Museum of the Origins of Man


Paleolithic man fed on meat and vegetables as today.
He procured meat by hunting and searched and gathered vegetables competing with other herbivorous animals.
Hunting was in competition with other predatory animals, which were not few, and everyone, including man, had their own strategies.
Herbivorous animals, object of hunting, as soon as they saw man ran away, because they knew that they could be his prey, as they knew that they could be prey of other carnivorous animals.
Man in the various regions had different hunting strategies and also weapons of various types, but he knew all the habits of the animals he hunted.
The animals run away as fast as they could because man was their enemy. It is likely that the depictions of the movement of the running animals have to be related to the difficulties in capturing them.
However, moving images are a characteristic of two-dimensional art, not only of the upper Paleolithic hunters, but also of post-Paleolithic hunter peoples, who later added the human figure always in motion.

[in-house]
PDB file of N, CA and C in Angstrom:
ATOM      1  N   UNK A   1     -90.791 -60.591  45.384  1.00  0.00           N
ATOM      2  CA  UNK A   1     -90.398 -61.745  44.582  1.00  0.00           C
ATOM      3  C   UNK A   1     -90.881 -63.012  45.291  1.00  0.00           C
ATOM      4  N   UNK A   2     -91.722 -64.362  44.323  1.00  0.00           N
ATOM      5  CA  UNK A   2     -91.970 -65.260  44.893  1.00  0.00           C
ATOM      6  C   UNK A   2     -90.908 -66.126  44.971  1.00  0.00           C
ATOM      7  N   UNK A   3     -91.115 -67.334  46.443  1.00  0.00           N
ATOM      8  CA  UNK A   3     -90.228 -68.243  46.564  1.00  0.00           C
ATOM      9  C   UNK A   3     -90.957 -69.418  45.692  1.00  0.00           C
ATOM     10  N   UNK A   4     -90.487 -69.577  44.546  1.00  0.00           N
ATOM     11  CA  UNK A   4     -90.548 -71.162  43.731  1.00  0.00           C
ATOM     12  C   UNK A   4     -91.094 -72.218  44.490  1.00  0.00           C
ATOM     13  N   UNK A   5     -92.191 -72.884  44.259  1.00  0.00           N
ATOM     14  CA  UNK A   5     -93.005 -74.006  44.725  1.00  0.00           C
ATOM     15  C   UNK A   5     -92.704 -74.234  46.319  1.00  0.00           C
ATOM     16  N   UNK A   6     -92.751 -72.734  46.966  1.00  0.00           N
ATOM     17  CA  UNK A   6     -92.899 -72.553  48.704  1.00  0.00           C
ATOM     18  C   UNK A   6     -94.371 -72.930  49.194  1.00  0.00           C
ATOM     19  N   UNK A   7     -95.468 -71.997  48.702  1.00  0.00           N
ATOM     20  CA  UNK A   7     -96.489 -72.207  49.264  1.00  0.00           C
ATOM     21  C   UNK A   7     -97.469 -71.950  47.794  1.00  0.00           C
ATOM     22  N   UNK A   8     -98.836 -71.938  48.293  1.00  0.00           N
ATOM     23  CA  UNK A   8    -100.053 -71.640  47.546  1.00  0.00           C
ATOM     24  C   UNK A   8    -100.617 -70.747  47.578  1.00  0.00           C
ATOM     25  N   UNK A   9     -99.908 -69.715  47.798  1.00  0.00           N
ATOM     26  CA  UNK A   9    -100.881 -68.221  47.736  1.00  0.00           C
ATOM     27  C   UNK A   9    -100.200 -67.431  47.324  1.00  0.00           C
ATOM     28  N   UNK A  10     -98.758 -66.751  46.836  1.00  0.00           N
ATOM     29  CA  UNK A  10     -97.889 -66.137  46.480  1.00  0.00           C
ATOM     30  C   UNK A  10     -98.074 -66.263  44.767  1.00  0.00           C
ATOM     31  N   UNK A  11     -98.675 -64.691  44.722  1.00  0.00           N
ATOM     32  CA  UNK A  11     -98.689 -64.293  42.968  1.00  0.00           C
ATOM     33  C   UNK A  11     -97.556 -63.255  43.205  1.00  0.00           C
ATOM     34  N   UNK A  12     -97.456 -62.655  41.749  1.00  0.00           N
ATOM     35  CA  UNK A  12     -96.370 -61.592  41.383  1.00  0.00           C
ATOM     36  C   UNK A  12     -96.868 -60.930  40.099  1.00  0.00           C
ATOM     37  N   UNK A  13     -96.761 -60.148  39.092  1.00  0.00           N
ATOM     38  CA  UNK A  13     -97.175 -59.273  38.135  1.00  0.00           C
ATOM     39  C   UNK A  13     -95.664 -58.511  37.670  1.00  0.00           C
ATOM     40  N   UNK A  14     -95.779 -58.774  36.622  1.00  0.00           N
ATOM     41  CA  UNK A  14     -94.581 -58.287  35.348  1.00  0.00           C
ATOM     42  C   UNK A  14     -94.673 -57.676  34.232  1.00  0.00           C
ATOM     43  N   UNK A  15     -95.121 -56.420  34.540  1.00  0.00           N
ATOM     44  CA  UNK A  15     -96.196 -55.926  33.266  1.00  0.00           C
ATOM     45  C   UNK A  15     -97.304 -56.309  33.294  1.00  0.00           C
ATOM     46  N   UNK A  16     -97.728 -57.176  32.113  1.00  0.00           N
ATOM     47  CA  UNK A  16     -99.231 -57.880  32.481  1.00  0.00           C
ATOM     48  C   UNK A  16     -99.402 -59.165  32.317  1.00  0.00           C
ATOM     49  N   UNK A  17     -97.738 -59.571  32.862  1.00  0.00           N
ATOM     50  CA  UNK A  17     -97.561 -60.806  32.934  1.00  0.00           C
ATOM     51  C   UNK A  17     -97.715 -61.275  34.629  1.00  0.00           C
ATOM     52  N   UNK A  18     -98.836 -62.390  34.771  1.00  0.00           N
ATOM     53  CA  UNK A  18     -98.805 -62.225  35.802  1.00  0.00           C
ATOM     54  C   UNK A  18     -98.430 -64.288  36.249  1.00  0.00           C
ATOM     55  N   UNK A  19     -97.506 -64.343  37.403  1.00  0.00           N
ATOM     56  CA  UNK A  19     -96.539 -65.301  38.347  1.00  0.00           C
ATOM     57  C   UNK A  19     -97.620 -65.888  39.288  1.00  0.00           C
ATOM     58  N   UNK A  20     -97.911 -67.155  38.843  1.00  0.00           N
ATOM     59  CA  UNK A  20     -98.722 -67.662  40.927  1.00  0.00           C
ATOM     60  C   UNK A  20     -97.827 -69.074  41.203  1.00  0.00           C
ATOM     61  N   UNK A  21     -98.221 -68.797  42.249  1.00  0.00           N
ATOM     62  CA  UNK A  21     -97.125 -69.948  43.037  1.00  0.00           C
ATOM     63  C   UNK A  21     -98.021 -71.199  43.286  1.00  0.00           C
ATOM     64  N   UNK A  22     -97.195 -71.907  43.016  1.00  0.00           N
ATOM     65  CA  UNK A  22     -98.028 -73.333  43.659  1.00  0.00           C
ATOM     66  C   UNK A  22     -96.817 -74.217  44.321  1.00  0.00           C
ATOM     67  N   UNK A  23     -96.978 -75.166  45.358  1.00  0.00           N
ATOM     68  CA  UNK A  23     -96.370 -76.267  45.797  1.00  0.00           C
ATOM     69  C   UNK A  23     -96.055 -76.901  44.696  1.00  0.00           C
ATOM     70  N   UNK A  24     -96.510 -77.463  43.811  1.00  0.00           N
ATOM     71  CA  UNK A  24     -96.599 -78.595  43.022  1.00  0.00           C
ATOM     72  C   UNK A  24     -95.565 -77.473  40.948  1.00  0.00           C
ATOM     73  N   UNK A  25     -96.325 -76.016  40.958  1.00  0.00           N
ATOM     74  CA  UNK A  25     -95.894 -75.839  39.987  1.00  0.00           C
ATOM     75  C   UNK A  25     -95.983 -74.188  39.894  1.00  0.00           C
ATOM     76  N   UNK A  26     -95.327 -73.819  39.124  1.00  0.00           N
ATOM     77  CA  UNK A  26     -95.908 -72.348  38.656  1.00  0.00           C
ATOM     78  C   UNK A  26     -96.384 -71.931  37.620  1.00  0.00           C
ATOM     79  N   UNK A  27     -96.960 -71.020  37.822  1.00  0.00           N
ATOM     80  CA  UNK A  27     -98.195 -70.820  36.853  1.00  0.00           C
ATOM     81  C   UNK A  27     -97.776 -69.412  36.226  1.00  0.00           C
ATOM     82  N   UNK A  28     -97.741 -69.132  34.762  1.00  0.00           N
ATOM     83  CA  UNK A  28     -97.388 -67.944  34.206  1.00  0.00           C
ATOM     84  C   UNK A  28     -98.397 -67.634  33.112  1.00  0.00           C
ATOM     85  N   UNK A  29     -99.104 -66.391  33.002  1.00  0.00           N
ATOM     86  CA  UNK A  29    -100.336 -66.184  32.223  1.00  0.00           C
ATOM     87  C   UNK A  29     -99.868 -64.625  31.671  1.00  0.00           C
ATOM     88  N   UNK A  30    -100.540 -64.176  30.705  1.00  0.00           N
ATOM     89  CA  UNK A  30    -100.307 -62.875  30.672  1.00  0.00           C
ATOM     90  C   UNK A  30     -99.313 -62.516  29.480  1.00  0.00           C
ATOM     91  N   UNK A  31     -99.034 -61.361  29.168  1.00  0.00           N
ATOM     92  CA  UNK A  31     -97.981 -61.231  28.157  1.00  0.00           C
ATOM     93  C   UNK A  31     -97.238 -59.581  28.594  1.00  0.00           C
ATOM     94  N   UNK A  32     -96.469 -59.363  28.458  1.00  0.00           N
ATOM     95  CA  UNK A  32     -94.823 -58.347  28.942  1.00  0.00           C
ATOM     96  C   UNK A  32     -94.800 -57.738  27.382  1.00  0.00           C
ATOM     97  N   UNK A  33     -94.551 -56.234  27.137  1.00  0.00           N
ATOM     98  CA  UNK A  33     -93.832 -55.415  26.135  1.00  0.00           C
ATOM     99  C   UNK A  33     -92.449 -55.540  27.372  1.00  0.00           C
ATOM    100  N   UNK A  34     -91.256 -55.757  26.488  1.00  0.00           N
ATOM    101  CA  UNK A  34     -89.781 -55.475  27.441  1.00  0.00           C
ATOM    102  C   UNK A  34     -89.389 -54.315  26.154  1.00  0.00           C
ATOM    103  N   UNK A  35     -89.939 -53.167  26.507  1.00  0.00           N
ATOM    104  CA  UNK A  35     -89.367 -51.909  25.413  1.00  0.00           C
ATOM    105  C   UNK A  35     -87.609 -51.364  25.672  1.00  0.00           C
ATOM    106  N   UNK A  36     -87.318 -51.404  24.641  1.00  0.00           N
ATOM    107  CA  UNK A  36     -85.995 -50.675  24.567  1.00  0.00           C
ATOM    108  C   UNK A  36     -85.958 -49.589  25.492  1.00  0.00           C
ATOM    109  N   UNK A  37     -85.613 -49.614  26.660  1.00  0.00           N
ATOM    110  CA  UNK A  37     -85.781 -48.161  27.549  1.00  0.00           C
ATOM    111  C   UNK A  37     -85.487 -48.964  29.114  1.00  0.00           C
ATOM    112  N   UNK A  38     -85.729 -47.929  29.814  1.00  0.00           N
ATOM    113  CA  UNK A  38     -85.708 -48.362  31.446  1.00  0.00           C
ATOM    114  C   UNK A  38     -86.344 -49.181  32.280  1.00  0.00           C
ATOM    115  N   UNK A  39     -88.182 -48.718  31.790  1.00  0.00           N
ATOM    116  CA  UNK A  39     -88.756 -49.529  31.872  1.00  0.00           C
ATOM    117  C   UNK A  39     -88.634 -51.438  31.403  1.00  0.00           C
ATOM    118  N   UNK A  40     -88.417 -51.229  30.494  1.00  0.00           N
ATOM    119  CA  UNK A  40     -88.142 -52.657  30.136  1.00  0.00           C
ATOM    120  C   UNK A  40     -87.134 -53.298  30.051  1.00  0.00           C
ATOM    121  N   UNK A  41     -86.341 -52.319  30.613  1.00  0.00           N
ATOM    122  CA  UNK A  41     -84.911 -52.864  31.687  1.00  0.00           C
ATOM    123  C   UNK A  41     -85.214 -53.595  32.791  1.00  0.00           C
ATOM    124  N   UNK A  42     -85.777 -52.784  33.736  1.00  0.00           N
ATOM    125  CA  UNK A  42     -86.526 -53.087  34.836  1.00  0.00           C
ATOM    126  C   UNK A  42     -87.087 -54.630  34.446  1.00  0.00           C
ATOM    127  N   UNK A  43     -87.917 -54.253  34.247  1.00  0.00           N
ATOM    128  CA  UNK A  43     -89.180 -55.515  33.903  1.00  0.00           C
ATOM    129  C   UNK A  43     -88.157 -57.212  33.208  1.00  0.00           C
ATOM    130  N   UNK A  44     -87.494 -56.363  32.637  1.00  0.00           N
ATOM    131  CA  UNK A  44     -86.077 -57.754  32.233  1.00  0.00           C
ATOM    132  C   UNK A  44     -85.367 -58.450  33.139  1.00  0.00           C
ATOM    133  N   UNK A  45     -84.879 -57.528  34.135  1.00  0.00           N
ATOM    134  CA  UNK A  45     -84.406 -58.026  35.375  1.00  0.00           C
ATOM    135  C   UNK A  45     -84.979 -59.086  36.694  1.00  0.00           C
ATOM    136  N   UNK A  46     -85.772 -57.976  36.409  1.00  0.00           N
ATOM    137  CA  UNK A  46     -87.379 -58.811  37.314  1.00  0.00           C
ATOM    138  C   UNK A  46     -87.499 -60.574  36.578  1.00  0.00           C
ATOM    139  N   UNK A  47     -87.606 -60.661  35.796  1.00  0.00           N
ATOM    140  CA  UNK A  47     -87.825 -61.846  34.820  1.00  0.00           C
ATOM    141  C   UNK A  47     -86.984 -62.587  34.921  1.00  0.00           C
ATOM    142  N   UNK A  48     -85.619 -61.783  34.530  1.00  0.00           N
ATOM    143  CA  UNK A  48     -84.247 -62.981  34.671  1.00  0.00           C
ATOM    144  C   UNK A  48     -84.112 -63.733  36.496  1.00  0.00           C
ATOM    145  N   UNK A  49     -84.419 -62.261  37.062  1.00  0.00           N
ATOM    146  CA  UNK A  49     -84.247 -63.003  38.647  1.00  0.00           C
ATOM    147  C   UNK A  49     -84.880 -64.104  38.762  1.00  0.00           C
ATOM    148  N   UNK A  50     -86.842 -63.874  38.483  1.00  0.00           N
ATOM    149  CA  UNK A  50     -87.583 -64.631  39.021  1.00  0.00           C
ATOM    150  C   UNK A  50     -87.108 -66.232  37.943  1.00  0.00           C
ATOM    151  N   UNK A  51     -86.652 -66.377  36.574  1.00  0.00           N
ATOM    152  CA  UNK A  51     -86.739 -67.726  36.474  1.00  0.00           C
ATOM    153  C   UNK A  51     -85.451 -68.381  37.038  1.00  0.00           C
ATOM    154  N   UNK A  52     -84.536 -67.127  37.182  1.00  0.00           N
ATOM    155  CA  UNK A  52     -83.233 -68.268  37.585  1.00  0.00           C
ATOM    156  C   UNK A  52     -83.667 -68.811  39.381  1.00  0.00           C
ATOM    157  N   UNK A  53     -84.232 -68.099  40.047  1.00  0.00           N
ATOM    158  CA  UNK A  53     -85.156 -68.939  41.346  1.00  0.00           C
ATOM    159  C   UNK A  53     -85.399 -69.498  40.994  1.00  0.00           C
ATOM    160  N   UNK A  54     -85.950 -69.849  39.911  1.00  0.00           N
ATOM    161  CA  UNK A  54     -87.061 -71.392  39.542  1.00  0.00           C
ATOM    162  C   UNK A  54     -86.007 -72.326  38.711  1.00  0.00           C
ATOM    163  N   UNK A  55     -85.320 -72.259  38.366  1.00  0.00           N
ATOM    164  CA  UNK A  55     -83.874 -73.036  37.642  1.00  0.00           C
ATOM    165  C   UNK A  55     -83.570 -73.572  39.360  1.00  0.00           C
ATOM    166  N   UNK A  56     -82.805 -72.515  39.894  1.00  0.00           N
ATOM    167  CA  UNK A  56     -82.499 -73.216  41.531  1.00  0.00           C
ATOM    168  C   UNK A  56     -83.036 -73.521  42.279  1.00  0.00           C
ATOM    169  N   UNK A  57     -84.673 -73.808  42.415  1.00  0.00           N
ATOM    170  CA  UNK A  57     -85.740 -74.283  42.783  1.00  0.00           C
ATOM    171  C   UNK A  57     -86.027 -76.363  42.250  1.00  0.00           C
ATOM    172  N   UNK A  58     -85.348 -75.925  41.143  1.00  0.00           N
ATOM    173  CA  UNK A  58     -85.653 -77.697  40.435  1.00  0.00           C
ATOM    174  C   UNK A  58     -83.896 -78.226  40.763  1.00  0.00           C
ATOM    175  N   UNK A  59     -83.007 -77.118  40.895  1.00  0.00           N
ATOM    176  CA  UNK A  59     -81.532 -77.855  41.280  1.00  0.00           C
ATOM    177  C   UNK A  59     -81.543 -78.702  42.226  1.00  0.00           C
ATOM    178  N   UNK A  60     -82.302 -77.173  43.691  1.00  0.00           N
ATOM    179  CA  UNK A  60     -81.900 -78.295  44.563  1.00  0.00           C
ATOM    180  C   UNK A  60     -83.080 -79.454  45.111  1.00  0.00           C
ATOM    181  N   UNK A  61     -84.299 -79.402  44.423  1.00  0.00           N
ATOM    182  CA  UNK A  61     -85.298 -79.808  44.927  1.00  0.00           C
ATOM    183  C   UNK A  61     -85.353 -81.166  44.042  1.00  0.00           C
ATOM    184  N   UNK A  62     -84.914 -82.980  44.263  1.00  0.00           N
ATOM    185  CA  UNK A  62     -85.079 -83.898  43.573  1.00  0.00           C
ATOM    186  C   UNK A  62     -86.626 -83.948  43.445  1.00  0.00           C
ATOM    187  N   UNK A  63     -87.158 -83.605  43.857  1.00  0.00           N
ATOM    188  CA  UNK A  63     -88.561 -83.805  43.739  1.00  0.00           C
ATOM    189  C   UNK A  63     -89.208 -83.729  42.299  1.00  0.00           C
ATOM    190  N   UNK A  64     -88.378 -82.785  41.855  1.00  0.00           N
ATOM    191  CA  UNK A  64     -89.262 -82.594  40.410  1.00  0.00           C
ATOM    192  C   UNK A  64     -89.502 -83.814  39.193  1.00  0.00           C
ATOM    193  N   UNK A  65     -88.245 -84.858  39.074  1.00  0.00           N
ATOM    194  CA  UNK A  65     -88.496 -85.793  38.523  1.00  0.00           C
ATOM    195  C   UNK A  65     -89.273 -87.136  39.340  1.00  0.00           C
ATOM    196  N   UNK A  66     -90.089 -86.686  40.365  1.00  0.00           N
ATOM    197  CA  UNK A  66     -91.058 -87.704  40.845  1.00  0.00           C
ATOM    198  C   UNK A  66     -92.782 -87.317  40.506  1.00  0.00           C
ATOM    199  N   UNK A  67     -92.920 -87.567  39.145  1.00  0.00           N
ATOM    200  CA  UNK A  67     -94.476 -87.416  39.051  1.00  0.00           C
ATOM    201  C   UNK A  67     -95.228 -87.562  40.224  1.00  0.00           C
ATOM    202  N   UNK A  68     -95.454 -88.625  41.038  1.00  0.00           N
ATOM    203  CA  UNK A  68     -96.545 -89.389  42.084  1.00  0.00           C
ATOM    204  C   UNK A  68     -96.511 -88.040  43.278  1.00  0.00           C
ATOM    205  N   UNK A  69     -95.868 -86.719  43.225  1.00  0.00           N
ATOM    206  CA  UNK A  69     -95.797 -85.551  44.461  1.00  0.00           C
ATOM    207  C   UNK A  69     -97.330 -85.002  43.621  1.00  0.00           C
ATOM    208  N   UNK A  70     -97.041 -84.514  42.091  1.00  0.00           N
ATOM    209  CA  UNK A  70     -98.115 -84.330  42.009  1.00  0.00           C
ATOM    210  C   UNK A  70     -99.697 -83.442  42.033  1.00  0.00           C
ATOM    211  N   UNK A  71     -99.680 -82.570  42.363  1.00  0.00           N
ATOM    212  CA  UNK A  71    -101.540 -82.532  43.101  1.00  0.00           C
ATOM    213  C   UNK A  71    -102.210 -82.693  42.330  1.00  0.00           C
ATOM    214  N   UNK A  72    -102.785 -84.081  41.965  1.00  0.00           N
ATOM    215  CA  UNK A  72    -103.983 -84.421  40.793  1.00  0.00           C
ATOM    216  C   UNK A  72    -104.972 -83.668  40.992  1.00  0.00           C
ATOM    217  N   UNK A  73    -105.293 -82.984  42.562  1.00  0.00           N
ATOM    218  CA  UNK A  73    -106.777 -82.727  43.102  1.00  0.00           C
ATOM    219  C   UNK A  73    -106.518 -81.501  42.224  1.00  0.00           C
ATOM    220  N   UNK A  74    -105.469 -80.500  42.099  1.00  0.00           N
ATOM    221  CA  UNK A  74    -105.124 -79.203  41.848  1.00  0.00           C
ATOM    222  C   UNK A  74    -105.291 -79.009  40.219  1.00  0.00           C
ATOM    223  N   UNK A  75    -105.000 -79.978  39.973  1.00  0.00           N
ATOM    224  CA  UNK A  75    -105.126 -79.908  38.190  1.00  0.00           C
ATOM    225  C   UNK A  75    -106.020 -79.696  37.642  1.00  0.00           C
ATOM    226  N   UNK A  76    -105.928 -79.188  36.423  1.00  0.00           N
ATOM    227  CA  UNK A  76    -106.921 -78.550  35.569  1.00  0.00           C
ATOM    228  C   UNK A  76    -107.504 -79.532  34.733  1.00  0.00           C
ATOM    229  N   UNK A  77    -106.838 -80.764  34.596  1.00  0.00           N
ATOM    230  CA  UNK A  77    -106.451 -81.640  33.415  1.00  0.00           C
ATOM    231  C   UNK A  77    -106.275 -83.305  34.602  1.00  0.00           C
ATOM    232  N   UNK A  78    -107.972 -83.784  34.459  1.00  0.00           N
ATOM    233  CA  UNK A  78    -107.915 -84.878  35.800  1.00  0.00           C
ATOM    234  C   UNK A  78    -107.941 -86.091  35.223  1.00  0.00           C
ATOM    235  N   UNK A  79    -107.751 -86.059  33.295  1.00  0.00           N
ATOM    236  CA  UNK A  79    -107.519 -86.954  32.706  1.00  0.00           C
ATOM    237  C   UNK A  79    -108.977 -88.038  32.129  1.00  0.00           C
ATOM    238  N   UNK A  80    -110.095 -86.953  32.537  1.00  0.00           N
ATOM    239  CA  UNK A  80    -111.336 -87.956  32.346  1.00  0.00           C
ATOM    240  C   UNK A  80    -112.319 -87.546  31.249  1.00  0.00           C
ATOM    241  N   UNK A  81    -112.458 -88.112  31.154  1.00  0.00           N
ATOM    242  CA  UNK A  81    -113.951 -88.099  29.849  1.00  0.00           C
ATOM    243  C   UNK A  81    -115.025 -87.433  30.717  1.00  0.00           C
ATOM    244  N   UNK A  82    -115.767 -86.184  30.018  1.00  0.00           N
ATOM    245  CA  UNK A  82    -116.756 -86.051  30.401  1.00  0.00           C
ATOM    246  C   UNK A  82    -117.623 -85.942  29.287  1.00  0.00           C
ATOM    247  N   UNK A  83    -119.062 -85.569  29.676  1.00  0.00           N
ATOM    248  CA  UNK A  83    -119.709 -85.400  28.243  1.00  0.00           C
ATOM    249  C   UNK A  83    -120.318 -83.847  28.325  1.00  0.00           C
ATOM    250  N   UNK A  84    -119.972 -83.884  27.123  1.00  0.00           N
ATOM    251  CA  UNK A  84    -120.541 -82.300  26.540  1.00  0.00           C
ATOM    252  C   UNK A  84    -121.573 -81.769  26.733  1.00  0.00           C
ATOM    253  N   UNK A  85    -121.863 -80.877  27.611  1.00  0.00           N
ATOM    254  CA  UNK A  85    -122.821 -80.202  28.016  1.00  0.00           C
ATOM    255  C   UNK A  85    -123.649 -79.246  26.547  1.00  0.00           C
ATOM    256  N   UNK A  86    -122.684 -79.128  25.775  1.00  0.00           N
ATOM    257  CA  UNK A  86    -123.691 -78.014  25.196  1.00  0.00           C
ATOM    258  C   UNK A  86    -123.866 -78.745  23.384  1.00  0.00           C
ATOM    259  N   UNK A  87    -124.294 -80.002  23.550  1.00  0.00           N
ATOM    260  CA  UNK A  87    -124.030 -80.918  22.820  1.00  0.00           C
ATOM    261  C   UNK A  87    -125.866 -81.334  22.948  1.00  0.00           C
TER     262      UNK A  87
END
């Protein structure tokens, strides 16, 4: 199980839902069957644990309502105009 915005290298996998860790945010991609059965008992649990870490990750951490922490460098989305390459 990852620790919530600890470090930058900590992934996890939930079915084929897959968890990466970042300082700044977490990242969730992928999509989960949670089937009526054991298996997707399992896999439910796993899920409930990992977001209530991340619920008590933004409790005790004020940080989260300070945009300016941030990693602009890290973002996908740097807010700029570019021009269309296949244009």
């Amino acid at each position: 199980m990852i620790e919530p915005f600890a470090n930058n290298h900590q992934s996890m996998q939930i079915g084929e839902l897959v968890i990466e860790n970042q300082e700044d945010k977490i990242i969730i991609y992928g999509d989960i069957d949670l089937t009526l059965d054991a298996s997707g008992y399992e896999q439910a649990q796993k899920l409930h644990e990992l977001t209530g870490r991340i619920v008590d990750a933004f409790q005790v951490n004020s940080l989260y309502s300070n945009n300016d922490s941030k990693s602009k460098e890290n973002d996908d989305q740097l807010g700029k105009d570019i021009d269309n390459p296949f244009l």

From a typological point of view in art, the movement is important because it is prevailing. But in the two-dimensional Paleolithic art they are also representations of animals without movement, that on the walls of the caves seem "flying dead".

Fig. F41) Painting on cave wall with bull and running horses.
Material culture: Magdalenian (Upper Paleolithic).
Location: Lascaux cave.(France).
Note the elegant stylistic deformation of the wild animals and the great effectiveness of the movement of the bull (perhaps a female) and of running horses.
Also noteworthy the "abstract" sign facing the bull.




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